The issue of appointment of arbitrators under Section 11 of the Arbitration & Conciliation Act, 2016 ("Act"), was discussed by the Supreme Court of India in Perkins Eastman Architects DPC & Anr. v. HSCC (India) Ltd.1 It ruled on issues of an (i) appointment of an arbitrator by one of the parties or their officers and employees & (ii) whether the Supreme Court can exercise its power under S. 11 when an arbitrator has already been appointed.


Before to analyzing these issues, a brief narration of the facts is necessary.

A contract was entered into between a 'consortium of applicants' ["Applicant" in the Arbitration Application] and Hospital Services Consultancy Co. Ltd. ["Respondent"]. The contract contained an elaborate 'Dispute Resolution' clause ["Arbitration Clause"]. The Arbitration Clause provided that, (i) any dispute or difference shall be referred to arbitration before a sole arbitrator appointed by the Chief Managing Director ["CMD"] of the Respondent, and, (ii) such appointment has to be within 30 days from receipt of request for arbitration.

Dispute arose between the parties, and the Applicant called upon the CMD of Respondent to appoint a sole arbitrator through a letter dated 28.06.2019. The Applicant claimed that no arbitrator was appointed within 30 days. On 30.07.2019 (a couple of days post the 30 days' timeline) the Chief General Manager addressed a letter purporting to appoint a sole arbitrator.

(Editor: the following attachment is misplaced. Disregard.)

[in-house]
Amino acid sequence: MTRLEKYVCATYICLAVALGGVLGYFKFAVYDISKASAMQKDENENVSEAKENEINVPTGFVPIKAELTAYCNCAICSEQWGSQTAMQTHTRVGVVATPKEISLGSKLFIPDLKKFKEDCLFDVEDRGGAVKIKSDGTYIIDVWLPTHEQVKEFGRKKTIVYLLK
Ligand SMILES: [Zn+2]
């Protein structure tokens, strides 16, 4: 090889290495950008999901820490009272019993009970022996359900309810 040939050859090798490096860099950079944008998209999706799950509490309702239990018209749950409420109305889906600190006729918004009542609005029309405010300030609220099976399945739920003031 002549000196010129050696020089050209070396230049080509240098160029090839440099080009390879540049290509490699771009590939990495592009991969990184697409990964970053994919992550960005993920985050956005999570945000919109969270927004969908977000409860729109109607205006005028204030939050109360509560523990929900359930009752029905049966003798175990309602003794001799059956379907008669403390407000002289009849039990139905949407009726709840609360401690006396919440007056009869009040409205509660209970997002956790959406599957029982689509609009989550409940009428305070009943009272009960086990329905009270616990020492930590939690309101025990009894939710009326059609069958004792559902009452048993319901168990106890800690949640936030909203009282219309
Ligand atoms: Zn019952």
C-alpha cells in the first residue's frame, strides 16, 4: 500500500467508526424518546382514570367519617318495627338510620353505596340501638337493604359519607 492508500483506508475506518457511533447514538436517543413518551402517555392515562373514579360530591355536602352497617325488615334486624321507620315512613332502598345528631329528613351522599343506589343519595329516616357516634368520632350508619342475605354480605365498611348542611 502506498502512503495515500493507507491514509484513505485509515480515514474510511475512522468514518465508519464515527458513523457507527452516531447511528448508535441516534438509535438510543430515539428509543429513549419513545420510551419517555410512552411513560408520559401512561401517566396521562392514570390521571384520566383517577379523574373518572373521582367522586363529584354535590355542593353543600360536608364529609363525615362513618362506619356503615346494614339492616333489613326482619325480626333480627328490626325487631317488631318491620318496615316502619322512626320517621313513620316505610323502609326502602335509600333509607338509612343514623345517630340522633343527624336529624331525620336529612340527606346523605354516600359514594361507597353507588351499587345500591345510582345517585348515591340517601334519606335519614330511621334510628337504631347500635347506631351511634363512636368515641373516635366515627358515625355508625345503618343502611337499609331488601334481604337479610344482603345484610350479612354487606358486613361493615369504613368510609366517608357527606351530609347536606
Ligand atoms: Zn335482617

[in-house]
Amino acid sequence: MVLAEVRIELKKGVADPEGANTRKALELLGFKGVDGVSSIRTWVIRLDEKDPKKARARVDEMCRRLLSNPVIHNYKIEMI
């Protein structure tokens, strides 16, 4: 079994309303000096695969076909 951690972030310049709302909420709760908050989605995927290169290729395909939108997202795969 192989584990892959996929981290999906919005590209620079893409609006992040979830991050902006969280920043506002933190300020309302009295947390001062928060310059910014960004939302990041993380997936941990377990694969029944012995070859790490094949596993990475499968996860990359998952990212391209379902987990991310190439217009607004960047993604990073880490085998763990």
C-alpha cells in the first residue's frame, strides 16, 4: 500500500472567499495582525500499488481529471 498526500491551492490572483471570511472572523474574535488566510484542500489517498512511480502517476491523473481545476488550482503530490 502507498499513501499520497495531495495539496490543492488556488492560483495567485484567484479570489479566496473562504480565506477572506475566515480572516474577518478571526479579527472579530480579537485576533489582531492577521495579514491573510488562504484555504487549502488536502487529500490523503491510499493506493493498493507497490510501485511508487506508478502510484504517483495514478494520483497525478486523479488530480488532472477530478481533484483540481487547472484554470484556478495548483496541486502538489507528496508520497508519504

Contesting this appointment on grounds of (i) delay in appointment, & (ii) requirement of an independent and impartial arbitrator to be appointed, the Applicant moved an Application under S. 11 (6) before the Supreme Court.


a. Impartiality and Independence of an Arbitrator

The argument of delay in appointment was dismissed by the Supreme Court on grounds of hyper-technicality. However, the issue of appointment of an arbitrator by the Respondent's CMD was discussed at length.

Applicant argued that the CMD could not have appointed the sole arbitrator. The Applicant relied on the Fifth & Seventh Schedules of the Act to advance this argument. The Fifth & Seventh Schedules flow from S. 12 of the Act, which provides for grounds of challenge to an arbitrator. The Fifth Schedule lists out circumstances, which give rise to justifiable doubts as to the independence or impartiality of arbitrators. Under S. 12 (5), if the relationship of an arbitrator falls within the list in the Seventh Schedule, the arbitrator would be ineligible to be appointed as an arbitrator. Both the Fifth & Seventh Schedules include in its scope a scenario where the arbitrator is a manager, director or part of the management in one of the parties. Evidently, the CMD would fall foul of the Section 12 read with the Fifth & Seventh Schedules if he was appointed an arbitrator.

However, in the present dispute, he was supposed to appoint a sole arbitrator and not act as one. The Arbitration Clause expressly provided that an arbitrator could not be appointed through any other mechanism. This specific issue fell for consideration. If the CMD could not have been an arbitrator himself in accordance with the Act, could he legally exercise an authority to appoint a sole arbitrator?